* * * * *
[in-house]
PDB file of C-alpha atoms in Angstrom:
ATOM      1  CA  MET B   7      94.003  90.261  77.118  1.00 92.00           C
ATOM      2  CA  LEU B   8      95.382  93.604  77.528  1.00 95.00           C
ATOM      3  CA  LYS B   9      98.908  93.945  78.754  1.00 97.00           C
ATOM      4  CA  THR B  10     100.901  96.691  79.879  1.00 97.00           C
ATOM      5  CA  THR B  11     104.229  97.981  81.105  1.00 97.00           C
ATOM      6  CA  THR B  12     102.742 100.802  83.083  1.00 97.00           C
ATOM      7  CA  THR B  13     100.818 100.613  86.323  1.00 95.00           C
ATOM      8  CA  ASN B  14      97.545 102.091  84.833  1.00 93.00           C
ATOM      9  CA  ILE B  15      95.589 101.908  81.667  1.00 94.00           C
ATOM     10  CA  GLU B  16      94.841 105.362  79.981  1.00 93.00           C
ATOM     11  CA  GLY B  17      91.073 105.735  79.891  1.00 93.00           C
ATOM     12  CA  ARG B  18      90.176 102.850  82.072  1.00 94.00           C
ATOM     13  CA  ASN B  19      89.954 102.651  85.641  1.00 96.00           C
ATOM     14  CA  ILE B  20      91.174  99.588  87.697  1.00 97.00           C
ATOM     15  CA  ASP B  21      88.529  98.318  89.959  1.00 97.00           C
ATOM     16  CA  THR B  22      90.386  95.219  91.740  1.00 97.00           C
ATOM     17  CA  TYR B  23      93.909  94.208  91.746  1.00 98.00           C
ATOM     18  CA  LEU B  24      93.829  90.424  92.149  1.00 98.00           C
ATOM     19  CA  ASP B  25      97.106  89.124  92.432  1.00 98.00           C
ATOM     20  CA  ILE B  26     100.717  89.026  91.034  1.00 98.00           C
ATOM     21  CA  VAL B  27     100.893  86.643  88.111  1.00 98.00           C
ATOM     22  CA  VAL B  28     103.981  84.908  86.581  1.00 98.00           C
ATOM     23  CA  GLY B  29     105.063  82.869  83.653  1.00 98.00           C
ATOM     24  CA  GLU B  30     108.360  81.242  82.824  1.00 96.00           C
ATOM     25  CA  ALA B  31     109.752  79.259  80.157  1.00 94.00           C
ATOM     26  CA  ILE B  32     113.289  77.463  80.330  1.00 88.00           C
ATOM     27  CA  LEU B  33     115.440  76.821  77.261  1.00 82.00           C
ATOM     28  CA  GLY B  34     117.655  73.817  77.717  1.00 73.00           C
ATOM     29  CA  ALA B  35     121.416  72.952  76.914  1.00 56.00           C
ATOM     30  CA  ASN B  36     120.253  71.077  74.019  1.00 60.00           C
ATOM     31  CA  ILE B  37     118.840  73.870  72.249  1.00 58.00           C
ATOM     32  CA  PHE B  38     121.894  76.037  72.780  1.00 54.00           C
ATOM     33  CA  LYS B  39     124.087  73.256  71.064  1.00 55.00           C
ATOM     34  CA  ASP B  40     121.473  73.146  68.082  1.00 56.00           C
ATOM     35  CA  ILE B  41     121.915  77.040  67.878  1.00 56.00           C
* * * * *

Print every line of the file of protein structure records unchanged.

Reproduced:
[in-house]
PDB file of C-alpha atoms in Angstrom:
ATOM      1  CA  MET B   7      94.003  90.261  77.118  1.00 92.00           C
ATOM      2  CA  LEU B   8      95.382  93.604  77.528  1.00 95.00           C
ATOM      3  CA  LYS B   9      98.908  93.945  78.754  1.00 97.00           C
ATOM      4  CA  THR B  10     100.901  96.691  79.879  1.00 97.00           C
ATOM      5  CA  THR B  11     104.229  97.981  81.105  1.00 97.00           C
ATOM      6  CA  THR B  12     102.742 100.802  83.083  1.00 97.00           C
ATOM      7  CA  THR B  13     100.818 100.613  86.323  1.00 95.00           C
ATOM      8  CA  ASN B  14      97.545 102.091  84.833  1.00 93.00           C
ATOM      9  CA  ILE B  15      95.589 101.908  81.667  1.00 94.00           C
ATOM     10  CA  GLU B  16      94.841 105.362  79.981  1.00 93.00           C
ATOM     11  CA  GLY B  17      91.073 105.735  79.891  1.00 93.00           C
ATOM     12  CA  ARG B  18      90.176 102.850  82.072  1.00 94.00           C
ATOM     13  CA  ASN B  19      89.954 102.651  85.641  1.00 96.00           C
ATOM     14  CA  ILE B  20      91.174  99.588  87.697  1.00 97.00           C
ATOM     15  CA  ASP B  21      88.529  98.318  89.959  1.00 97.00           C
ATOM     16  CA  THR B  22      90.386  95.219  91.740  1.00 97.00           C
ATOM     17  CA  TYR B  23      93.909  94.208  91.746  1.00 98.00           C
ATOM     18  CA  LEU B  24      93.829  90.424  92.149  1.00 98.00           C
ATOM     19  CA  ASP B  25      97.106  89.124  92.432  1.00 98.00           C
ATOM     20  CA  ILE B  26     100.717  89.026  91.034  1.00 98.00           C
ATOM     21  CA  VAL B  27     100.893  86.643  88.111  1.00 98.00           C
ATOM     22  CA  VAL B  28     103.981  84.908  86.581  1.00 98.00           C
ATOM     23  CA  GLY B  29     105.063  82.869  83.653  1.00 98.00           C
ATOM     24  CA  GLU B  30     108.360  81.242  82.824  1.00 96.00           C
ATOM     25  CA  ALA B  31     109.752  79.259  80.157  1.00 94.00           C
ATOM     26  CA  ILE B  32     113.289  77.463  80.330  1.00 88.00           C
ATOM     27  CA  LEU B  33     115.440  76.821  77.261  1.00 82.00           C
ATOM     28  CA  GLY B  34     117.655  73.817  77.717  1.00 73.00           C
ATOM     29  CA  ALA B  35     121.416  72.952  76.914  1.00 56.00           C
ATOM     30  CA  ASN B  36     120.253  71.077  74.019  1.00 60.00           C
ATOM     31  CA  ILE B  37     118.840  73.870  72.249  1.00 58.00           C
ATOM     32  CA  PHE B  38     121.894  76.037  72.780  1.00 54.00           C
ATOM     33  CA  LYS B  39     124.087  73.256  71.064  1.00 55.00           C
ATOM     34  CA  ASP B  40     121.473  73.146  68.082  1.00 56.00           C
ATOM     35  CA  ILE B  41     121.915  77.040  67.878  1.00 56.00           C